The high costs of the William Hill acquisition continued to drag 888 Holdings trading performance into the latter stages of 2022, as the company declared a year-end revenue of £1.85bn.
Now including Hill’s 1,414 suite of UK high street betting shops in its post-close trading report, the group detailed a slowdown in both online and retail revenues across the year, with full year earnings falling 3% from £1.907bn and expected EBITDA of £305-316m.
The group’s online operations recorded a decline of 15% from £1.570bn to £1.332bn, but a bufferzone was provided by its newly acquired retail segment, which experienced an uptick of 54% from £337m to £519m.
On a quarterly basis, Q4 revenue also dropped 3% to £458m (£470m), and although online earnings were still negative, it was significantly less so than the full year figures, down just 5% to £326m (£345m).
Retail was again the standout success story in Q4, increasing 5% from £125m to £131m, whilst average revenue per shop was up 7% relative to 2019. 888 added that H2 revenue was relative to partial shop closures in some areas in H1.
The group maintains that 2022 year end trading remains ‘in line’ with Board expectations, attributing general revenue declines to ‘proactive enhanced player safety measures’ in the UK and the group’s exit from the Netherlands in October 2021.
Revenue from these two markets was down 4%, 888 explained, whilst also confirming that Chief Financial Officer and Executive Director, Yariv Dafna, will vacate his role on 31 March.
Group CEO Itai Pazner said: “The Board and I would like to thank Yariv for the contribution he has made to 888 including playing a crucial role in the completion of our transformational combination with William Hill and leading the recent successful financing of 888’s external debt. On behalf of everyone at 888, I wish him the very best in his future endeavours.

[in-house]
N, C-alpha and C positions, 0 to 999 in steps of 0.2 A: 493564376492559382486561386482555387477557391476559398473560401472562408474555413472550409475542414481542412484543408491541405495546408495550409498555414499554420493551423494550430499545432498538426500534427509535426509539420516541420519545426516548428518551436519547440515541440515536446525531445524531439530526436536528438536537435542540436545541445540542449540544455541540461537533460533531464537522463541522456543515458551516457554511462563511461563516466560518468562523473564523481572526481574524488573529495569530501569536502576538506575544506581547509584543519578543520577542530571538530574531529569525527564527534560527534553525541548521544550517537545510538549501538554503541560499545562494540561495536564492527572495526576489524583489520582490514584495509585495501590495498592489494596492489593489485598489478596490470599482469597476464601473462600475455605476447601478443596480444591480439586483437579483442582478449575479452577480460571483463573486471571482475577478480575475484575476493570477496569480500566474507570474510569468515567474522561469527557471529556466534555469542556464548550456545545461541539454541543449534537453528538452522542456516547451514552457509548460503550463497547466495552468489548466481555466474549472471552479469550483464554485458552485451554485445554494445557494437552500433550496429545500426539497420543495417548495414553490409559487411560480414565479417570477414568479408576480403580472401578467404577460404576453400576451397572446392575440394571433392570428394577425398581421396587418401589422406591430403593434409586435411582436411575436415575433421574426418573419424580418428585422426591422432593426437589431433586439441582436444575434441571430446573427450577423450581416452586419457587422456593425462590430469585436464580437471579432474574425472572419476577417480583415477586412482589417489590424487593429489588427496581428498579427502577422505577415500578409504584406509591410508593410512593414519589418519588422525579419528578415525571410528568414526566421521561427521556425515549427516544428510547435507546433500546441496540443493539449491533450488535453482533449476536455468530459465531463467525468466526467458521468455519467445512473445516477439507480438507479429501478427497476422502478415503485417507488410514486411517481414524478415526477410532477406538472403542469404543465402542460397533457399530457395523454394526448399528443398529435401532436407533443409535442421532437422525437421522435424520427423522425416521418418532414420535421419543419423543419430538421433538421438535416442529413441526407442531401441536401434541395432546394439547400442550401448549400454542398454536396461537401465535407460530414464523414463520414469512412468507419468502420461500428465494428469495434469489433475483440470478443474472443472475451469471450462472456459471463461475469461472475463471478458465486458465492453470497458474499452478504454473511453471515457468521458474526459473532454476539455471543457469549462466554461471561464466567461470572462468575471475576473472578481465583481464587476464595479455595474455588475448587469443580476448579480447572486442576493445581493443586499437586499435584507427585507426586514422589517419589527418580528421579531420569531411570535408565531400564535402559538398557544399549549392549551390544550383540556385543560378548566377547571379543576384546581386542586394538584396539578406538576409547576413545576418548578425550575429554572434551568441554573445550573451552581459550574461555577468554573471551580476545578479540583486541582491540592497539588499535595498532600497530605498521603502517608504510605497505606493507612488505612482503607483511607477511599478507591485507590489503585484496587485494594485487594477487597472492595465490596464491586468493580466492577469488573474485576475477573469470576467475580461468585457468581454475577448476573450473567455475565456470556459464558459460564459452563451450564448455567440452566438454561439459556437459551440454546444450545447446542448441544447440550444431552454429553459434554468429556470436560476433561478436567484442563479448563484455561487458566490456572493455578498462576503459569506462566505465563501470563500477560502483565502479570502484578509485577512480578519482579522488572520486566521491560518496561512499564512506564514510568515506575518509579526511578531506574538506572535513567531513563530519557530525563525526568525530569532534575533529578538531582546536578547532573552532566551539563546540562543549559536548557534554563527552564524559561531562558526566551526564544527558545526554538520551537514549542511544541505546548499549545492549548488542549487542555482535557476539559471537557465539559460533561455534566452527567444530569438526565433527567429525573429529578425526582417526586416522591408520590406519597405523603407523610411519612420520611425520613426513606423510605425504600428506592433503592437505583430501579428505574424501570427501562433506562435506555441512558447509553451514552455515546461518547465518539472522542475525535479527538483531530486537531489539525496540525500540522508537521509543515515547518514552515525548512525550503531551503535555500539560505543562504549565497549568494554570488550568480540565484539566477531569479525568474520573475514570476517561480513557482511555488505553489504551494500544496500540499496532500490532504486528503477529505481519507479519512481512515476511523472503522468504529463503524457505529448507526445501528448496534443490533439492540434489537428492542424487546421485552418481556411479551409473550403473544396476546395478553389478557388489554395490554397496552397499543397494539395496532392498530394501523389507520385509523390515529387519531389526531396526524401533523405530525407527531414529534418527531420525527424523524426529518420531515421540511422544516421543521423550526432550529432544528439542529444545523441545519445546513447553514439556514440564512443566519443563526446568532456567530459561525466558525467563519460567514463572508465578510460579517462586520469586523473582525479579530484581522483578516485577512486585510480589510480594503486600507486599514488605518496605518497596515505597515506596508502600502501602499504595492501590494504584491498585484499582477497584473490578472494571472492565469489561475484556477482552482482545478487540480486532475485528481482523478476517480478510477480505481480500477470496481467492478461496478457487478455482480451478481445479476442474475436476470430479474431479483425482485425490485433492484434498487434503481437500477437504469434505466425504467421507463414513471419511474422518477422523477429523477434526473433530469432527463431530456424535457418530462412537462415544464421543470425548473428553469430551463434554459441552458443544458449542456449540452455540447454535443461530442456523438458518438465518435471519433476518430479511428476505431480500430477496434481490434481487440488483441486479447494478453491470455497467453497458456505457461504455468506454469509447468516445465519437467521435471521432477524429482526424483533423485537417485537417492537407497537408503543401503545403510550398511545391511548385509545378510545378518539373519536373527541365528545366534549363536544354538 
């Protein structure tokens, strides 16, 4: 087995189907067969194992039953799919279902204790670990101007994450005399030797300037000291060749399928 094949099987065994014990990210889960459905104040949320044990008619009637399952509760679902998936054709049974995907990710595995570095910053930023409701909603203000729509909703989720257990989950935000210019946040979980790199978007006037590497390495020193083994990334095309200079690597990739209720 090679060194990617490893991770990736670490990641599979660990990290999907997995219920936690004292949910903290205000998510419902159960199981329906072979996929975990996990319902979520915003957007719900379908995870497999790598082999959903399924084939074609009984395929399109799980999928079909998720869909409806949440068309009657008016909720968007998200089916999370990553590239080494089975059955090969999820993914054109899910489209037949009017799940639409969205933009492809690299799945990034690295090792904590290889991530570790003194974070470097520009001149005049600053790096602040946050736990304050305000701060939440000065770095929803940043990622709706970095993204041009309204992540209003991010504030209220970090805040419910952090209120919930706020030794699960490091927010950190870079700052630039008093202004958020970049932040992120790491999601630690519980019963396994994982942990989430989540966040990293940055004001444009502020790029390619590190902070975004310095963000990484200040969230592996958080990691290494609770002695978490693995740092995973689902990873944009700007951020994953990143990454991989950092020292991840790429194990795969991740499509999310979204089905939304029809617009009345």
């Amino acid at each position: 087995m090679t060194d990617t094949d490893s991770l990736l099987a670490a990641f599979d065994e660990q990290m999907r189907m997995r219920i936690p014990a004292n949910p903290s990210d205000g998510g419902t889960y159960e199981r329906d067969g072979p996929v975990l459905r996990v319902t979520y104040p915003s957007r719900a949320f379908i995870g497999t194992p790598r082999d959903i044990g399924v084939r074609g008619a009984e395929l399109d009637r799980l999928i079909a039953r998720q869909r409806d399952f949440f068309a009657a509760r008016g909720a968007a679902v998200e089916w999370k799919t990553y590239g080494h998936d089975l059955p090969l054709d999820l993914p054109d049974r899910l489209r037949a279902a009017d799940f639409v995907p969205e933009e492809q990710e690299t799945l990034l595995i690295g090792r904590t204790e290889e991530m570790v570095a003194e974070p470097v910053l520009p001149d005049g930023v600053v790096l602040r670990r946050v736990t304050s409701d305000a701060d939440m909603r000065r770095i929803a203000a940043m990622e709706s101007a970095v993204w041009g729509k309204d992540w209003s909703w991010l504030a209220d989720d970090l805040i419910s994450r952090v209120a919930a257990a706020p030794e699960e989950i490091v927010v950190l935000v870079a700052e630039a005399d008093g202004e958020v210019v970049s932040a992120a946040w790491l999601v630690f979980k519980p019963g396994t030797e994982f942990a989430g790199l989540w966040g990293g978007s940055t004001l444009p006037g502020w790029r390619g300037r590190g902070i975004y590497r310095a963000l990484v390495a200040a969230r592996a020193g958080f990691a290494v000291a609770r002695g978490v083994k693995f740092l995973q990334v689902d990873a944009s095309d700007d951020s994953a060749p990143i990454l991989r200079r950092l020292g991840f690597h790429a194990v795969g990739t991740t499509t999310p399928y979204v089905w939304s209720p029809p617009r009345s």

“During the fourth quarter of 2022 our teams continued to make rapid progress in integrating these two highly complementary businesses, and have started the process to migrate Mr Green to our proprietary global tech stack, as we execute against our strategic roadmap that we outlined at our recent capital markets day.
“Revenues during the fourth quarter saw continued strong trading in retail, and a robust performance online. As previously discussed, we continue to see pressure on our UK online revenues from regulatory change including the ongoing impact of the enhanced player safety measures, but I am confident we are building a sustainable leading business for the future.”
Concluding its report, 888 attributed the World Cup to its improved performance in the final three months of the year, citing the tournament as driving customer acquisition, engagement and retention across both online and retail operations – William Hill’s online player numbers were 22% on the UEFA 2020 Euros.
Moving forward, the firm has successfully priced £347m equivalent of new debt, which has been used to repay its existing debt under a Term A loan, although it has still ended the year with debt of £1.8bn.
The total 888 balance sheet stands at £170m in cash, with undrawn committed facilities of £150m, for a total liquidity of £320m, and the firm states that its outlook for the year ahead is ‘unchanged’ despite the challenges of 2022.
Having outlined several key objectives for 2023 in its last Capital Markets Day, 888 is still focused on its 2025 targets of at least £2bn in revenue and an adjusted EBITDA margin of at least 23%.
Pazner concluded: “As we look forward, we remain focused primarily on successful integration, execution and de-leveraging in order to unlock the potential from our enlarged business.”